We want to give you a glimmer of hope here as Dr. Unnasch says we do not need to close the state back up to stop this spread.

He says we can all go about our daily business by keeping our distance and wearing a mask.

The Florida Department of Health (DOH) coronavirus dashboard shows there are more than 73,000 cases, and of those, more than 71,000 are state residents. More than 11,000 people have been hospitalized and more than 2,900 people have died from the virus.

Dr. Unnasch says experts expected the number of cases would go up as the state started reopening, but they didn’t expect numbers to be this high.

“As long as we reached a new equilibrium of like 1,100 to 1,200 cases a day being reported, I wasn’t going to be concerned, but the thing that would concern me is seeing increases day-over-day; 1,100, 1,200, 1,500 and so on. And the last three or four days, unfortunately, that’s exactly what we’re seeing. We’re seeing the start of an exponential increase,” Dr. Unnasch said.


Dr. Unnasch said according to research, it appears that about 50% of people who get the virus don’t spread it to anyone else.

About 20 to 30% of people who get the virus will give it to 1 or 2 other people, and then there is a small group of about 10% of the population who get the virus who are “super spreaders,” essentially people who get the virus and pass it along to dozens of people. But so far, he says there is not a way to identify who those “super spreaders” are.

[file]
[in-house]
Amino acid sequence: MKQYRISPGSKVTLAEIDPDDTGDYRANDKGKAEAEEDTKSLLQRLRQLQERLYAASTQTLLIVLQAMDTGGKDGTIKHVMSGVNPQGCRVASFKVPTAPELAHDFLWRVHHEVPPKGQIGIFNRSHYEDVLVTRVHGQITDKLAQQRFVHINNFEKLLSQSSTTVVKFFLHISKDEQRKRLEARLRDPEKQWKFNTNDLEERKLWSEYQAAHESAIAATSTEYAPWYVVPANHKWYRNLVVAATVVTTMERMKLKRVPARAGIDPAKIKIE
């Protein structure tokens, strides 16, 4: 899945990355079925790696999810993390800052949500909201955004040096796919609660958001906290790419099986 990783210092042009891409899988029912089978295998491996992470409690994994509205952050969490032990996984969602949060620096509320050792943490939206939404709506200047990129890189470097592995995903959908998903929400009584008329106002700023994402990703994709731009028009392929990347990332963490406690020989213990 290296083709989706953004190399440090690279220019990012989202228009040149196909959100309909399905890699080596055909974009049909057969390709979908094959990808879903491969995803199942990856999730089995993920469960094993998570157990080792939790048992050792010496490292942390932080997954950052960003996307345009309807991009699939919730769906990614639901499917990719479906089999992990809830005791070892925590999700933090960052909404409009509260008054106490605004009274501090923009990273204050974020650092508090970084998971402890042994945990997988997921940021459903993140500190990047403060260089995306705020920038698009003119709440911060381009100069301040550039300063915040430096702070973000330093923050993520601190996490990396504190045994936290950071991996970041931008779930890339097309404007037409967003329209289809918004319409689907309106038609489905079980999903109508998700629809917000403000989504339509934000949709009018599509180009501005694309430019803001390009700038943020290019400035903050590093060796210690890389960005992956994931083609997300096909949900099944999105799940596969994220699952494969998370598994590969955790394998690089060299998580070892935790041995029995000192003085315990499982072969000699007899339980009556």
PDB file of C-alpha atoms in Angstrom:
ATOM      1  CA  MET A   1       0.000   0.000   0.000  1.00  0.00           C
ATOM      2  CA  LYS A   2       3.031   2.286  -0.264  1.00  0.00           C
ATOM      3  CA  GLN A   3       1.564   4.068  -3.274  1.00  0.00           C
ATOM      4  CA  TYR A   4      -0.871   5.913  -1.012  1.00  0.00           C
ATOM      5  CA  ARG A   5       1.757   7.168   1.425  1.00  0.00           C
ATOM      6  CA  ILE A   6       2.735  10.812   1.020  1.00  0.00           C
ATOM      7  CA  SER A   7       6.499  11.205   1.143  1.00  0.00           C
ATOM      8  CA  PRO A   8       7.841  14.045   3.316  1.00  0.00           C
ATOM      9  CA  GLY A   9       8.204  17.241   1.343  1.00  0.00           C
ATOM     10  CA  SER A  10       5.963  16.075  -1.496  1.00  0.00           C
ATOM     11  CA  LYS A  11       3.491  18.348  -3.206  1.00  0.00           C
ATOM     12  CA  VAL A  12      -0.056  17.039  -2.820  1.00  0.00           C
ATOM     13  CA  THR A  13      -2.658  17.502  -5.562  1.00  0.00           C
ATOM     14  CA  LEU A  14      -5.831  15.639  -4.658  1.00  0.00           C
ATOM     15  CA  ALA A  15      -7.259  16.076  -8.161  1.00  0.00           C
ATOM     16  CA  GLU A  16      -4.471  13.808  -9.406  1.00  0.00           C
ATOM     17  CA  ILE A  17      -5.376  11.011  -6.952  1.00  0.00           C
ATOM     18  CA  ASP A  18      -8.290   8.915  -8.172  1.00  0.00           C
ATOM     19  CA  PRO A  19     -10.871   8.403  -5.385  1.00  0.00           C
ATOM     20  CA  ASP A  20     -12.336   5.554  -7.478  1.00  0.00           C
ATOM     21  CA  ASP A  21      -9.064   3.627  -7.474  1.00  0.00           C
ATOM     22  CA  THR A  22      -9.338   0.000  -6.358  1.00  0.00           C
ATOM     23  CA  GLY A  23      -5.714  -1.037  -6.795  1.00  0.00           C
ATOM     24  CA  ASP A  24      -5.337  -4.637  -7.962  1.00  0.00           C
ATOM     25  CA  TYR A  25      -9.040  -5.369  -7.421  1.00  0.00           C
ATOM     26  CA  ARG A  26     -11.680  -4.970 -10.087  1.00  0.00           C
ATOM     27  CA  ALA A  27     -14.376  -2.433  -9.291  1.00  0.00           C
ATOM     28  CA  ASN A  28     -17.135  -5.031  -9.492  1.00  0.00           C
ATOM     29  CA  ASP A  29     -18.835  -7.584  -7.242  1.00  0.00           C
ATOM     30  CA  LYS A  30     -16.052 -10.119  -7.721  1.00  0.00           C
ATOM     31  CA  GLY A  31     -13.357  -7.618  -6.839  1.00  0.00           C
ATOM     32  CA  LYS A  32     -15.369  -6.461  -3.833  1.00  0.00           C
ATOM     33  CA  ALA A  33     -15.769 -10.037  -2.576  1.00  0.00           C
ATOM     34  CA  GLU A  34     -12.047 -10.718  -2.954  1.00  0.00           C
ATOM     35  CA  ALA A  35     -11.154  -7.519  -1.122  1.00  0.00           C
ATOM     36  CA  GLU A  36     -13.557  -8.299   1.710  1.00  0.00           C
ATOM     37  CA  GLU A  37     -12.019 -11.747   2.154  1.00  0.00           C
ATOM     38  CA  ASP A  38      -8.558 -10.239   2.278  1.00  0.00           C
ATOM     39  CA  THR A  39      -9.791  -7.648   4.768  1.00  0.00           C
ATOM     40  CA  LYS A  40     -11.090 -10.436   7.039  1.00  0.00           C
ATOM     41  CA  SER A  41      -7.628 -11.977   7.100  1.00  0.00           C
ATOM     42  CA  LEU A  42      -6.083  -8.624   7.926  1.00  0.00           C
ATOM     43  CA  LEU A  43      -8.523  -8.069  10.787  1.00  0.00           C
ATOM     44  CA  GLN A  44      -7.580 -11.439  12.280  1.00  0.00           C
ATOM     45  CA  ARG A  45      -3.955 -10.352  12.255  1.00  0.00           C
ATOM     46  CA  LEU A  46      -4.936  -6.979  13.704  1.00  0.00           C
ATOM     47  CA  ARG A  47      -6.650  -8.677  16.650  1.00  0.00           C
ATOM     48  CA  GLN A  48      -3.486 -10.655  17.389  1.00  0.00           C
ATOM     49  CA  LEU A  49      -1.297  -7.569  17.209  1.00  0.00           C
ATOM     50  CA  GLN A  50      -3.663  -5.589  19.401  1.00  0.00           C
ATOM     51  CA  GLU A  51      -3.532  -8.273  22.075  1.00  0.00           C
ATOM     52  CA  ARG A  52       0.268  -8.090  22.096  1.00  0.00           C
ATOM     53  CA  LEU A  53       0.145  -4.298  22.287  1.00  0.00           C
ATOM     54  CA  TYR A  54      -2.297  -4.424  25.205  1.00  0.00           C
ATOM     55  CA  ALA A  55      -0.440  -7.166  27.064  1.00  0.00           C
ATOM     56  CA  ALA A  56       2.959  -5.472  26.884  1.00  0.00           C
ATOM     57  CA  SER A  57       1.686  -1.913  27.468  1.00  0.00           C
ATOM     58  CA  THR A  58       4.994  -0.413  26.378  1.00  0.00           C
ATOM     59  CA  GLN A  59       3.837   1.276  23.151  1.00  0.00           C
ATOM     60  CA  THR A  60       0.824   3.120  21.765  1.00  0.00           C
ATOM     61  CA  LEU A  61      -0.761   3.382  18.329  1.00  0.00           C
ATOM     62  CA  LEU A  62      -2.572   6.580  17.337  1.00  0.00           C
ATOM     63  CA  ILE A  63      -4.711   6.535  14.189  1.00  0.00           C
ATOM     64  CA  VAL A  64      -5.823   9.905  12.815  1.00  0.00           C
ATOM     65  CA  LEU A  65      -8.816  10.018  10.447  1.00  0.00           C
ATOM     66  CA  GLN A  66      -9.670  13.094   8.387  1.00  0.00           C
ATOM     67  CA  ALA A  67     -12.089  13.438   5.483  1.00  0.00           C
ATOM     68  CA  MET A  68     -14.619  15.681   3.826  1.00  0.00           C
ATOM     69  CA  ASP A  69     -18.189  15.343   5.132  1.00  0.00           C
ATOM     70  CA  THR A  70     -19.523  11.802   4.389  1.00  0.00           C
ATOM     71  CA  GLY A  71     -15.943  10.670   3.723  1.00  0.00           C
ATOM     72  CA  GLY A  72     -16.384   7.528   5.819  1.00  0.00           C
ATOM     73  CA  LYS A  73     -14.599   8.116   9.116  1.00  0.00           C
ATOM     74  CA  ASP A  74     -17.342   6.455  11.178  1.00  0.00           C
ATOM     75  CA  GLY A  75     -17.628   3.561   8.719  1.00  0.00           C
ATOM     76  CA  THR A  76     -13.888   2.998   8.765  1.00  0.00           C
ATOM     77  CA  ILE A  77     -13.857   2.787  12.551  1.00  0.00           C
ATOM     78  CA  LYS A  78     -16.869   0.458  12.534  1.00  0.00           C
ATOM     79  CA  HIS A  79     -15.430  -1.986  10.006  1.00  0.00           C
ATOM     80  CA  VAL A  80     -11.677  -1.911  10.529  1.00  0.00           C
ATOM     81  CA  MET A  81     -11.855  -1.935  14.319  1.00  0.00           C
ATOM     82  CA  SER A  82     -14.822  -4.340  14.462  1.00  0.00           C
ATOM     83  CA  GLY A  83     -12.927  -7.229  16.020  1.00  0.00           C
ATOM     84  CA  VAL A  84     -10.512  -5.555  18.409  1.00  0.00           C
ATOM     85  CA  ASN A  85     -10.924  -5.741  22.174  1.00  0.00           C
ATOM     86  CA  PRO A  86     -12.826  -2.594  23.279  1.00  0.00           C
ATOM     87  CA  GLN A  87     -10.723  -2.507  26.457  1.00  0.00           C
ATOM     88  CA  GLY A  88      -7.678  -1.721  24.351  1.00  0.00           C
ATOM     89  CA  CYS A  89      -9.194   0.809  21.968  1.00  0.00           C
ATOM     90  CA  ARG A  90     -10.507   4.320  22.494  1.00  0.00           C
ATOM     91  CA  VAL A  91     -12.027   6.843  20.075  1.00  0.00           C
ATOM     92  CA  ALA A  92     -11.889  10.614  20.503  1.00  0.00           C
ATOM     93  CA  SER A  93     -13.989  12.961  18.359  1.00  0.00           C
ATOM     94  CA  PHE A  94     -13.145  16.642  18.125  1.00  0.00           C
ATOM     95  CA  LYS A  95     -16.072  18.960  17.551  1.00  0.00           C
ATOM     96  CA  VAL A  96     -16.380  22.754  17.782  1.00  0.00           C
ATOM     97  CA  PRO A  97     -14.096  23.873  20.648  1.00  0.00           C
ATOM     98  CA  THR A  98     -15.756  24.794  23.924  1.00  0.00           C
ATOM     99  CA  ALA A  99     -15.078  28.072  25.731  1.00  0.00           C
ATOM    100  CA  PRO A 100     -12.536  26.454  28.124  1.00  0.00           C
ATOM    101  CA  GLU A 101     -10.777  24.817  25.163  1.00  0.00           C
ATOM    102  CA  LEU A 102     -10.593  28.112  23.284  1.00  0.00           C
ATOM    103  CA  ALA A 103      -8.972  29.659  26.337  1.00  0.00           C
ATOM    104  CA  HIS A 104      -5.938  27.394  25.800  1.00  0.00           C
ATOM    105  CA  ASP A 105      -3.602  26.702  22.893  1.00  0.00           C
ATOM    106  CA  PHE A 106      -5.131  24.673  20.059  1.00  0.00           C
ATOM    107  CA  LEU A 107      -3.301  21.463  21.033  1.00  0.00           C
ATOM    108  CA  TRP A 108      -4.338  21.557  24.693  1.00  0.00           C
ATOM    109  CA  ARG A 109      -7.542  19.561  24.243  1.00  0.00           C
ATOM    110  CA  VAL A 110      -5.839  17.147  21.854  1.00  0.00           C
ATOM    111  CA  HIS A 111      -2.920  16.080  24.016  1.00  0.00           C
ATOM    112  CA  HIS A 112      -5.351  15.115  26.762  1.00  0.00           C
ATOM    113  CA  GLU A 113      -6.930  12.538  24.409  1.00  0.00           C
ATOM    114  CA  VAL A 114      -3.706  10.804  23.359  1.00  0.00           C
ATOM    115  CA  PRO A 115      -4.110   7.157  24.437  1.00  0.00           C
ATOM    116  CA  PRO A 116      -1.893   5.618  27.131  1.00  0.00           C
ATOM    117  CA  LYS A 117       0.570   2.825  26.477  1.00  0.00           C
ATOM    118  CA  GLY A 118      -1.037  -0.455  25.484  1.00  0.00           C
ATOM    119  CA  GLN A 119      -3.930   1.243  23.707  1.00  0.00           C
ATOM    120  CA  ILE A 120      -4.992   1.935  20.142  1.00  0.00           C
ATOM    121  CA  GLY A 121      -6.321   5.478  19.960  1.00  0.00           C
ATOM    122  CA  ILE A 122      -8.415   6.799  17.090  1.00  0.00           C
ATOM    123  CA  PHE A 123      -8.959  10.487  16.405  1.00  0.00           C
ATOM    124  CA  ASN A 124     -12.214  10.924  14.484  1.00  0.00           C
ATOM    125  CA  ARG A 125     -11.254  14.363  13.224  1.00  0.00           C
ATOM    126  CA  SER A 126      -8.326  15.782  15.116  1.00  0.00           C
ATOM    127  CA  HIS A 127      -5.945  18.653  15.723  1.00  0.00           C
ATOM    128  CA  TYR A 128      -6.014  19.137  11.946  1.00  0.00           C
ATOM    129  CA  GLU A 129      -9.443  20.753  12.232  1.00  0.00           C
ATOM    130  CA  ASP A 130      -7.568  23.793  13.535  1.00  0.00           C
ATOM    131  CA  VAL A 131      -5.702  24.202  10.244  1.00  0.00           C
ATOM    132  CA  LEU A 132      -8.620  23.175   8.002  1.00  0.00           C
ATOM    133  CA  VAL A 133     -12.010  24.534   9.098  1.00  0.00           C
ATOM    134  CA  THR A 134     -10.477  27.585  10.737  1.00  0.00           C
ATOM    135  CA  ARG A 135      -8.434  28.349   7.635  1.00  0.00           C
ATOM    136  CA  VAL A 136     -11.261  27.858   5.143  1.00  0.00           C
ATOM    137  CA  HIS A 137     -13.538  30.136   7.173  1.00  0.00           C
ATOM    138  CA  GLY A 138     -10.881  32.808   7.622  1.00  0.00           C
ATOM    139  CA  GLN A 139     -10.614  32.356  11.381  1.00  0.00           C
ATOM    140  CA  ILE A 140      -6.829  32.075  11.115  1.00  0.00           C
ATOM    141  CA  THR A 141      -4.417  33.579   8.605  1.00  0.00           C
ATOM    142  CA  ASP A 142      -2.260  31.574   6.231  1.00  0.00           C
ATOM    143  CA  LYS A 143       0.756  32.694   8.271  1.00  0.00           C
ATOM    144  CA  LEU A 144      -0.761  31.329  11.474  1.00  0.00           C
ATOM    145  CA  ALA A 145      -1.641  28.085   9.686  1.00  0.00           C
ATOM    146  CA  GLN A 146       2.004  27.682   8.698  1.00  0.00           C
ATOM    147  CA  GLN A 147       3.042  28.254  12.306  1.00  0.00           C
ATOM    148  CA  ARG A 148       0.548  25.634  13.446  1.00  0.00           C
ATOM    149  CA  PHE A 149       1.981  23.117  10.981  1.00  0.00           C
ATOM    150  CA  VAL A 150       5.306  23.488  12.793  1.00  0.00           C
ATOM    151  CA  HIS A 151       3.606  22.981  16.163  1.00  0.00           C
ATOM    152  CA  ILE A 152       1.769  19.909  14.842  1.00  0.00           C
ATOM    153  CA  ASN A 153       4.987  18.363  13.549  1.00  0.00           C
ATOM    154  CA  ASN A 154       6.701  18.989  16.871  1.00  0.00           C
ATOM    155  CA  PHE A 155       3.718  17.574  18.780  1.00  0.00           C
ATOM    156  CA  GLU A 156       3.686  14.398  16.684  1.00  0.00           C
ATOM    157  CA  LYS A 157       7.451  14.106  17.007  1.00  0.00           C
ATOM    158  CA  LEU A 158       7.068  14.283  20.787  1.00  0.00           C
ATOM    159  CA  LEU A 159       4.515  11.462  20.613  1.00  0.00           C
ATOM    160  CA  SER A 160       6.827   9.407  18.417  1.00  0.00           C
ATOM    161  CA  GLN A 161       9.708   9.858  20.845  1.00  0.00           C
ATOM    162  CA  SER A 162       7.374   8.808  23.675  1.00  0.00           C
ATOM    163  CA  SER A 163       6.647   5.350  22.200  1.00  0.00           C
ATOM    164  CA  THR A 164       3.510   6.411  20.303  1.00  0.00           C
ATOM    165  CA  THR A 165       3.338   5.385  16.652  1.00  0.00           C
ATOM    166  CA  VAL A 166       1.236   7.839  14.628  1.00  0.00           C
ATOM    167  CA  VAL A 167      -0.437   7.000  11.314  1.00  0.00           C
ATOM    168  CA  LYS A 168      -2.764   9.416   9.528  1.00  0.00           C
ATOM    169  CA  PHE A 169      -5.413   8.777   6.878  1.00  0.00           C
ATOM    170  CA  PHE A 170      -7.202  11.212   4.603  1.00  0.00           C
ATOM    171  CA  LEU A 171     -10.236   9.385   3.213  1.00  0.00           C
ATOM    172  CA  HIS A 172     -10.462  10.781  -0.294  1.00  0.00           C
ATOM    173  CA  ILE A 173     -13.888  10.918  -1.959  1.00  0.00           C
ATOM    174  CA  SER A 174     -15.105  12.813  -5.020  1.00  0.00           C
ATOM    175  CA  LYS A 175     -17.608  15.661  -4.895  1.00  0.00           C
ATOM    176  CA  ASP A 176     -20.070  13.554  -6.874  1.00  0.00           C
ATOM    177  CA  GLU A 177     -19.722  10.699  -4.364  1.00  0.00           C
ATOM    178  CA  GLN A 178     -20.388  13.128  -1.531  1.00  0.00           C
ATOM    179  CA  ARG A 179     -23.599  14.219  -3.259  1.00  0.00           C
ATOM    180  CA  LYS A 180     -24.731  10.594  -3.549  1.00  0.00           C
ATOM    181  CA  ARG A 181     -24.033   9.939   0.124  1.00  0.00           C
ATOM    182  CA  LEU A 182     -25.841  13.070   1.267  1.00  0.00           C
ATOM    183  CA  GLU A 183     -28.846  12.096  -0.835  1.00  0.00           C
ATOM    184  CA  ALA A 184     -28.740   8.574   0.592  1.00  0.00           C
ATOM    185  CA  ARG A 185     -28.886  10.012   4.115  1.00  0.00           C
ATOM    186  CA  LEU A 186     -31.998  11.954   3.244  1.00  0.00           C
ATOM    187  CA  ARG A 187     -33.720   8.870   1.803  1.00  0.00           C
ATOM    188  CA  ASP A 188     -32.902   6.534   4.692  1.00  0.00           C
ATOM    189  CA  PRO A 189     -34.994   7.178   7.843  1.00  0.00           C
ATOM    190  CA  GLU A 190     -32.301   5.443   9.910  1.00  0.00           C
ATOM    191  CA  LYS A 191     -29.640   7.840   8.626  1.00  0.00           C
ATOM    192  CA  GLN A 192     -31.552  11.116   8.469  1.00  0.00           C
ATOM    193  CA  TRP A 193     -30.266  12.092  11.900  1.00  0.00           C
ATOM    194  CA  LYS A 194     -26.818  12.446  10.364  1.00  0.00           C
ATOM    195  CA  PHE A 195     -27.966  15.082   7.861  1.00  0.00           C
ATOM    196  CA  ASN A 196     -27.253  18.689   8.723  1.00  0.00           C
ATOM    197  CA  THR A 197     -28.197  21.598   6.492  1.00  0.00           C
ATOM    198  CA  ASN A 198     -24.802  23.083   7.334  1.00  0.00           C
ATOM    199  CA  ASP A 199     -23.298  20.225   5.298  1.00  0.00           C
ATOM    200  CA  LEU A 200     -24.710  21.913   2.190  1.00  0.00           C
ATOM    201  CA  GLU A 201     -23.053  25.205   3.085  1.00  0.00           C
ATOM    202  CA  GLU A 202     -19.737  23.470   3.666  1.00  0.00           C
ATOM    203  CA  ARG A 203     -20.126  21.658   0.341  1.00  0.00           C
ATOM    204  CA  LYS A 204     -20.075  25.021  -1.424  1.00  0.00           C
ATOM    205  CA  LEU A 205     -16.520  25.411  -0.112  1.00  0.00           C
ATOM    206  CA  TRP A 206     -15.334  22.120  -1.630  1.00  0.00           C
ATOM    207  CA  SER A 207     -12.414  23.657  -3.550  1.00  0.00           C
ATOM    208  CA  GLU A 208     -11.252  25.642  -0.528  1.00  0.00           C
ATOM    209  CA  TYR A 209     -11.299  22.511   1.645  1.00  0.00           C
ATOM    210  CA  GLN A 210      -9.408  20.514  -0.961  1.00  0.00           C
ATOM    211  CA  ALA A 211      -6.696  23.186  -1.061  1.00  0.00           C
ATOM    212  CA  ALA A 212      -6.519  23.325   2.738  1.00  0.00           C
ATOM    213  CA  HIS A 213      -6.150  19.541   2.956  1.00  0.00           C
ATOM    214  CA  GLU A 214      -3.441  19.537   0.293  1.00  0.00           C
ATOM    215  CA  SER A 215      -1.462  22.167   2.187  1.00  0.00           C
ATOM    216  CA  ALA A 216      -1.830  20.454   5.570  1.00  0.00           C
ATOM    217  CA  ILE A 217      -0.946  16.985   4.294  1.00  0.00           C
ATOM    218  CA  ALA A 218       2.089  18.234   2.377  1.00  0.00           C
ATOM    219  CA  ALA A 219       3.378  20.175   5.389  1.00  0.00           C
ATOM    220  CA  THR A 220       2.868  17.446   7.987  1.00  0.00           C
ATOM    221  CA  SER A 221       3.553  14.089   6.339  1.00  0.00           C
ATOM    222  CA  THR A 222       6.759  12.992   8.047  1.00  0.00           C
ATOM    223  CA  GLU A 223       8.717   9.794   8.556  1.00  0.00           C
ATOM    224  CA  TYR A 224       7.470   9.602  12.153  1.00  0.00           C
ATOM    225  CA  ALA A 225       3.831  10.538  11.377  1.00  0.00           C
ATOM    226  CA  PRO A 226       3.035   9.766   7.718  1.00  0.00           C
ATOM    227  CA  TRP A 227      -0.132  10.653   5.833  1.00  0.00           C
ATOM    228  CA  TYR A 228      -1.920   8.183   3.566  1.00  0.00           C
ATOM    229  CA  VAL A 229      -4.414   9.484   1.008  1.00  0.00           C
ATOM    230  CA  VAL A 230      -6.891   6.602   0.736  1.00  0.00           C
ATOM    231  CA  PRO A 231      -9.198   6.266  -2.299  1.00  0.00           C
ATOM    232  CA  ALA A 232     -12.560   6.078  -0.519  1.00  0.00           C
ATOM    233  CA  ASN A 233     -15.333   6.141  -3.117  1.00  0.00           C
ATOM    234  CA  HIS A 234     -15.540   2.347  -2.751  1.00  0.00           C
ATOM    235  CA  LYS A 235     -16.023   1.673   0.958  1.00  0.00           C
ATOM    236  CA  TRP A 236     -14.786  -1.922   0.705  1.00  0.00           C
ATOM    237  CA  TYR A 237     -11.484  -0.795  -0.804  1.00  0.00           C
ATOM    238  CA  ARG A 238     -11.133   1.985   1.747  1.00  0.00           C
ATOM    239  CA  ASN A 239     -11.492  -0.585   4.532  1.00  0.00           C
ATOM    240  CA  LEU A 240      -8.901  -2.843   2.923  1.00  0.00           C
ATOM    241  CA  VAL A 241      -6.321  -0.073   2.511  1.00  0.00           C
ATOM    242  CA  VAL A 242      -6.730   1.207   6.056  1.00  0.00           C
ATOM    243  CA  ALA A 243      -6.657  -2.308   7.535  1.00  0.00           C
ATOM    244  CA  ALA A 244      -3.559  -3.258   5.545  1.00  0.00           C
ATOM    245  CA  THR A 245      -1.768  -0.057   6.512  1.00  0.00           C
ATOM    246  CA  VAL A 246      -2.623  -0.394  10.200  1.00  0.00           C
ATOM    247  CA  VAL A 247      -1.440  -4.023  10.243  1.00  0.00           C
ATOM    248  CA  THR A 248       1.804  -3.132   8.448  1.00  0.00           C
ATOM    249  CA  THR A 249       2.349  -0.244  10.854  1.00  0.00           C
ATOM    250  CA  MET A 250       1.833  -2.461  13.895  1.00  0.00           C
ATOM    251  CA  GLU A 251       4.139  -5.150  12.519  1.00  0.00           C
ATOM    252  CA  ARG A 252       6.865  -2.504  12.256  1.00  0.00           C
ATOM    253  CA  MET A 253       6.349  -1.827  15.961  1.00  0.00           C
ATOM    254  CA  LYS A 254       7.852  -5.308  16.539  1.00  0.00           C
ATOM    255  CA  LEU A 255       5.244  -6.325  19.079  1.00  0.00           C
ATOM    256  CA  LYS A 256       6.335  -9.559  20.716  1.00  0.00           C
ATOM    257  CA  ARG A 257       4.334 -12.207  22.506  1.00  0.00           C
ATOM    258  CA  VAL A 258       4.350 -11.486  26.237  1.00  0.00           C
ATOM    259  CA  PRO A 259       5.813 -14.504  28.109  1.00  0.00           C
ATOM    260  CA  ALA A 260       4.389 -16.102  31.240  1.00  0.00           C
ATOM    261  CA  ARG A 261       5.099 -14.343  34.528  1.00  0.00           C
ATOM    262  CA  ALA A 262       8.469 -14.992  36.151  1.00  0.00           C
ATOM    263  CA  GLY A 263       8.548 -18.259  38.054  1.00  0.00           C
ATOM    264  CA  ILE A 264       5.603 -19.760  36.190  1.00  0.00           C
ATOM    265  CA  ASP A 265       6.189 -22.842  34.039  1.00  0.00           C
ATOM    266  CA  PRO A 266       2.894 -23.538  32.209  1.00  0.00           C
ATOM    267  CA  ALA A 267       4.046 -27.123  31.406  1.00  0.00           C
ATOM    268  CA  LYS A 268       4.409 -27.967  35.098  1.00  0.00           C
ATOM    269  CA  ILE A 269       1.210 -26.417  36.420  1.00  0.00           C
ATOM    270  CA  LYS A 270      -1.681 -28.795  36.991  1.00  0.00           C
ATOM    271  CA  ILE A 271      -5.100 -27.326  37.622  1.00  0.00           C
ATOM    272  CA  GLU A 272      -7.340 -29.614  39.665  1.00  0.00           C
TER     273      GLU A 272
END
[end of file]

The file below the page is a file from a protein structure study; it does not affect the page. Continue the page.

Dr. Unnasch says a single layer mask made out of a t-shirt will block about 50% of the aerosol particles from coming out. Multi-layered masks, he says block out closer to 75% or 80% of particles.

He says wearing a mask appears to be the single-most effective thing a person can do.

“That did slow things down significantly, but basically caused a lot of other damage. We can beat this on our own if we all take personal responsibility for this, and we don’t have to destroy our economy and don’t have to destroy our lives,” Dr. Unnasch said.

When asked whether temperature checks were helpful when entering a building or business, Dr. Unnasch explained the temperature checks do stop some of the infected people from going inside, but not all.

He said people are the most infectious with COVID-19 about 12 hours before they actually show any symptoms at all.

“Probably 50 to 60% of the transmission that’s going on are from people who are either asymptomatic, never going to show any signs of the infections, or presymptomatic… so you’ll be able to weed out about 40% of people who are symptomatic by taking their temperature, but the other 60% are going to be out there and they’re not even going to know.” Dr. Unnasch said.


Dr. Unnasch said there is a silver lining to all of this, and that is that the death rate is declining.

The age distribution for positive COVID-19 cases is now skewing away from the elderly population, and more toward people aged 19 to 34.

“It seems like the older people and the people who are at risk have gotten the message, and they’re isolating and protecting themselves,” Dr. Unnasch said.

He says while a younger person is less likely to have severe or life-threatening consequences if they get the virus, and that building a herd immunity is a good thing, people in that age range should still be abiding by CDC guidelines, to avoid getting the virus, if possible, when they’re out.

“You hear about these 30-something people who are out there saying ‘my god, this is the sickest I’ve ever been in my life,’ and they’re sick for weeks. I mean, do you really want to be sick for three weeks? Maybe you’re not going to die, but do you really want to be the sickest you’ve ever been in your life for three weeks,” Dr. Unnasch said.